Introduction: Zynq Image Enhancement System

Picture of Zynq  Image Enhancement System

As you could probably make out from the title, the aim of this project is to make an Image Enhancement System using the ZYNQ ApSOC. More specifically, we wish to build a system that can clear out the fog from images or video. This system will take in poor conditions visual data as the input, process it using image enhancement techniques and then output the result.

The project was build and tested on the Digilent Zybo Board but other ZYNQ devices should work as well.

We will split this project in 3 parts :

1) INPUT = Input Image via Ethernet from Computer/Camera

2) PROCESS = Process the Image

3) OUTPUT = Output the Image via an HDMI interface

In a very counterintuitive fashion we will begin with the output part of the project (this will give us better debugging possibilities along the way) continue with the input and finish off with the processing part.

Step 1: Materials

Picture of Materials

To complete this project you will need :

HARDWARE

- any ZYNQ Board with HDMI and Ethernet should work / I'm using the Digilent Zybo

- USB A to mini B USB cable

- HDMI cable

- Ethernet cable

- Display with HDMI input

SOFTWARE

- Xilinx Vivado

- Xilinx SDK

Step 2: OUTPUT - VGA Controller Part 1

Picture of OUTPUT - VGA Controller Part 1

We will output our visual data using the HDMI port present on the board. The HDMI port is connected to the PL (Programmable Logic = FPGA) side of the ZYNQ and we will need to design a controller in VHDL for it. If you have ever designed a VGA controller you will find this very similar. The timings for HDMI and VGA are actually the same, in fact you can build on an existing VGA controller to obtain a HDMI controller.

For a better understanding of what is actually happening we will first design a VGA controller

We want to display at a resolution of 1920x1080.

The VGA controller is responsible for transmitting the pixel data (in RGB format) sequentially, pixel by pixel to the display. Outside of the actual display area area of 1920x1080 there are also some "border" areas, namely : front porch, back porch and retrace. The size in pixels of these areas are standard and specific to every resolution. These areas do NOT actually appear on the screen but they are mandatory and the color of the pixels in this area must be black. A valid question would be why are these extra areas needed. This question defies the purpose of this instructable but if you are curious i would encourage you to do further research online.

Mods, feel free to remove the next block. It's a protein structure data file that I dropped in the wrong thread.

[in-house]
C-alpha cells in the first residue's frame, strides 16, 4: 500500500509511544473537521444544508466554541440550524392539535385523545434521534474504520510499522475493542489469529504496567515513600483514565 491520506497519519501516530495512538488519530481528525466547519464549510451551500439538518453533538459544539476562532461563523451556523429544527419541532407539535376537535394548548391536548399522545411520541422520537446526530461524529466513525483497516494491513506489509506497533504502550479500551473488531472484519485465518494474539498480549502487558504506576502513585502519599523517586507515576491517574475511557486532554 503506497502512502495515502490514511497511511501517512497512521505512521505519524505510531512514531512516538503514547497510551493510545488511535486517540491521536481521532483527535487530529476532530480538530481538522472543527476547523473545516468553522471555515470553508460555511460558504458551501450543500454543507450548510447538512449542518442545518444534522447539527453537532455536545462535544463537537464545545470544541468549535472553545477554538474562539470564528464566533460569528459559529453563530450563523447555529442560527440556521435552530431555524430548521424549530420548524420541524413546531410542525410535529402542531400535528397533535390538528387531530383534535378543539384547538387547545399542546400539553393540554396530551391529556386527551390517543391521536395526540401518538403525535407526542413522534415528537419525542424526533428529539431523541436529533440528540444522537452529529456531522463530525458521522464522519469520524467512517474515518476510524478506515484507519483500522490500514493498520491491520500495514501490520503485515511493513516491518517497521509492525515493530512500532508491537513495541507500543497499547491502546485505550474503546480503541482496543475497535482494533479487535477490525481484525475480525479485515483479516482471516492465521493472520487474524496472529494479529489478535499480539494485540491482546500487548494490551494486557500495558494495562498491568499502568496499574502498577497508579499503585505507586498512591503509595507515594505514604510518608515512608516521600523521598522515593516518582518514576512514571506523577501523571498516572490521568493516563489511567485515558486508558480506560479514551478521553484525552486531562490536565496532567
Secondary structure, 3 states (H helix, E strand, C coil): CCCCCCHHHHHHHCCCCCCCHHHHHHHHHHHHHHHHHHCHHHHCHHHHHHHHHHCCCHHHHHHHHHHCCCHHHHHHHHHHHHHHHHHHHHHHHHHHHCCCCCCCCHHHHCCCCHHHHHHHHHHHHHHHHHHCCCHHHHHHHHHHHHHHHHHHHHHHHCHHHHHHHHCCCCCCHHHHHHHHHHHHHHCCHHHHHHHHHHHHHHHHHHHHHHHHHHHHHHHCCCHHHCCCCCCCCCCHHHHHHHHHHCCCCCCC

This is a good video explaining the VGA interface https://goo.gl/vfSw6o

In our case we want do display at a resolution of 1920*1080, and these are the timings :

Horizontal Display Area = 1920 pixels

Horizontal Fron Porch = 88 pixels

Horizontal Back Porch = 148 pixels

Horizontal Retrace =44 pixels

Vertical Display Area = 1080 pixels

Vertical Front Porch = 4 pixels

Vertical Back Porch = 36 pixels

Vertical Retrace = 5 pixels

( Here you can find timings for other resolutions http://goo.gl/hFNRVb )

So our actual resolution will be 2200 x 1125. We want 60 fps (frames per second) so our pixel clock will be 60*2200*1125 = 148.5 MHz. On the Zybo Board a 125 Mhz clock is provided. We will use an MMCM IP to generate the 148.5 MHz Pixel Clock we need.

Step 3: OUTPUT - VGA Controller Part 2

Picture of OUTPUT - VGA Controller Part 2